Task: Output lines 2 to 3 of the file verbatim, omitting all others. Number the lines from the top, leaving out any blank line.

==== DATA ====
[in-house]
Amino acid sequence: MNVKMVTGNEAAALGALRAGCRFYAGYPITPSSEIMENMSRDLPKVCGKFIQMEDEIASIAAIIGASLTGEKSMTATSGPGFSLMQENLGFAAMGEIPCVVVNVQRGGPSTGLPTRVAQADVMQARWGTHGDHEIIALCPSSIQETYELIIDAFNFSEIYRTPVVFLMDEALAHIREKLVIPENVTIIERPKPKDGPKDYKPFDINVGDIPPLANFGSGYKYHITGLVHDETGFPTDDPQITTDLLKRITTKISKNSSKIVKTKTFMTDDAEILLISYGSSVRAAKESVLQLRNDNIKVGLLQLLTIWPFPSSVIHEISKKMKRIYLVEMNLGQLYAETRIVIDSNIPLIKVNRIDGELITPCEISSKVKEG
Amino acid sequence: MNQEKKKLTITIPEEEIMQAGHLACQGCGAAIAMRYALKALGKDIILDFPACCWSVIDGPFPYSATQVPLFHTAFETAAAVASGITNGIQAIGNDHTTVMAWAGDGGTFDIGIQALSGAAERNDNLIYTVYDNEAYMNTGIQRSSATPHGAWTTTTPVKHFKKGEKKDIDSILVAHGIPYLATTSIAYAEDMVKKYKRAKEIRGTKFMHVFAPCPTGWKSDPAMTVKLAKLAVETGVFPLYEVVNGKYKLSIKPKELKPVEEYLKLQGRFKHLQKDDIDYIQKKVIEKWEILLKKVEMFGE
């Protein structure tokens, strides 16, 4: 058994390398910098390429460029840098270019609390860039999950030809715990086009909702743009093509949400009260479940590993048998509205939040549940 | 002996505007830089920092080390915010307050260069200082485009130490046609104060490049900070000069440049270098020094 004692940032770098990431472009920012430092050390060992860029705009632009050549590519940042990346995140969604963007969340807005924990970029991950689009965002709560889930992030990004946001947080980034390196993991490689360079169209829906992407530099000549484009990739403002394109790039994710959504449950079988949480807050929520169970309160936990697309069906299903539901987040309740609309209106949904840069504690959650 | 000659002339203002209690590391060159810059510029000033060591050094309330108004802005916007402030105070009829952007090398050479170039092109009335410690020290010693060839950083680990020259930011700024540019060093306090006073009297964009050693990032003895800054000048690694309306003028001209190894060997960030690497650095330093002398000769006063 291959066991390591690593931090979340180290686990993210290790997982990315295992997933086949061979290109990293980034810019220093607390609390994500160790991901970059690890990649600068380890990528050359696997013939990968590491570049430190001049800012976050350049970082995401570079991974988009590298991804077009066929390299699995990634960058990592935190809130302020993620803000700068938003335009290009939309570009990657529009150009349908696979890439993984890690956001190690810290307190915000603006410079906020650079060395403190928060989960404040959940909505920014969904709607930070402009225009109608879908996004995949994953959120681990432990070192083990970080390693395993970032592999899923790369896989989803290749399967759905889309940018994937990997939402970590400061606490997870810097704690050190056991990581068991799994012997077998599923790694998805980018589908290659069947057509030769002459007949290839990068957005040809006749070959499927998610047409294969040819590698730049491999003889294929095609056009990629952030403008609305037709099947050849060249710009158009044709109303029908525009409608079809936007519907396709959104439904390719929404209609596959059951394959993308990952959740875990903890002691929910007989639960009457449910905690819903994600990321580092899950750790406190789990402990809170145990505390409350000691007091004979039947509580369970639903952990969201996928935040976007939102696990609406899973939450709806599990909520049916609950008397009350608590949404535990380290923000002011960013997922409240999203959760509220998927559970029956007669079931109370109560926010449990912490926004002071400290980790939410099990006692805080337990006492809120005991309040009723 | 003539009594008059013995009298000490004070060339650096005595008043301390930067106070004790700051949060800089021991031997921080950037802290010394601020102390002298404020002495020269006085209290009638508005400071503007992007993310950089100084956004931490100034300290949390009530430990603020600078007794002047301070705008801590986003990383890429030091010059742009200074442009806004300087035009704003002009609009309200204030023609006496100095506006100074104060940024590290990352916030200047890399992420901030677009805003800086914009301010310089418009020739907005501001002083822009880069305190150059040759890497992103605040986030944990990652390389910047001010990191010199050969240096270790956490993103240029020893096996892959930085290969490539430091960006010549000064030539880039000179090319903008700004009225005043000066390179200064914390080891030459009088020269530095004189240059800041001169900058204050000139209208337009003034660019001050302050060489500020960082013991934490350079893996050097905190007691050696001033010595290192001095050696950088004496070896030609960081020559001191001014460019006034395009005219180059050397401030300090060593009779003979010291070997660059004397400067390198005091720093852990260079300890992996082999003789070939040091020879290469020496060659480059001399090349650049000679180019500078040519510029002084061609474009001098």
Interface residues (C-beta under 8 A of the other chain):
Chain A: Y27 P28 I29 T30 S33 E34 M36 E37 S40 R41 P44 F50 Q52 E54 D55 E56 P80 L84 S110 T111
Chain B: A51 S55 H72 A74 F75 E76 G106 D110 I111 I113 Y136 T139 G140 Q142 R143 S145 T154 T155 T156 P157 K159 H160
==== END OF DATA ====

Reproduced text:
Amino acid sequence: MNVKMVTGNEAAALGALRAGCRFYAGYPITPSSEIMENMSRDLPKVCGKFIQMEDEIASIAAIIGASLTGEKSMTATSGPGFSLMQENLGFAAMGEIPCVVVNVQRGGPSTGLPTRVAQADVMQARWGTHGDHEIIALCPSSIQETYELIIDAFNFSEIYRTPVVFLMDEALAHIREKLVIPENVTIIERPKPKDGPKDYKPFDINVGDIPPLANFGSGYKYHITGLVHDETGFPTDDPQITTDLLKRITTKISKNSSKIVKTKTFMTDDAEILLISYGSSVRAAKESVLQLRNDNIKVGLLQLLTIWPFPSSVIHEISKKMKRIYLVEMNLGQLYAETRIVIDSNIPLIKVNRIDGELITPCEISSKVKEG
Amino acid sequence: MNQEKKKLTITIPEEEIMQAGHLACQGCGAAIAMRYALKALGKDIILDFPACCWSVIDGPFPYSATQVPLFHTAFETAAAVASGITNGIQAIGNDHTTVMAWAGDGGTFDIGIQALSGAAERNDNLIYTVYDNEAYMNTGIQRSSATPHGAWTTTTPVKHFKKGEKKDIDSILVAHGIPYLATTSIAYAEDMVKKYKRAKEIRGTKFMHVFAPCPTGWKSDPAMTVKLAKLAVETGVFPLYEVVNGKYKLSIKPKELKPVEEYLKLQGRFKHLQKDDIDYIQKKVIEKWEILLKKVEMFGE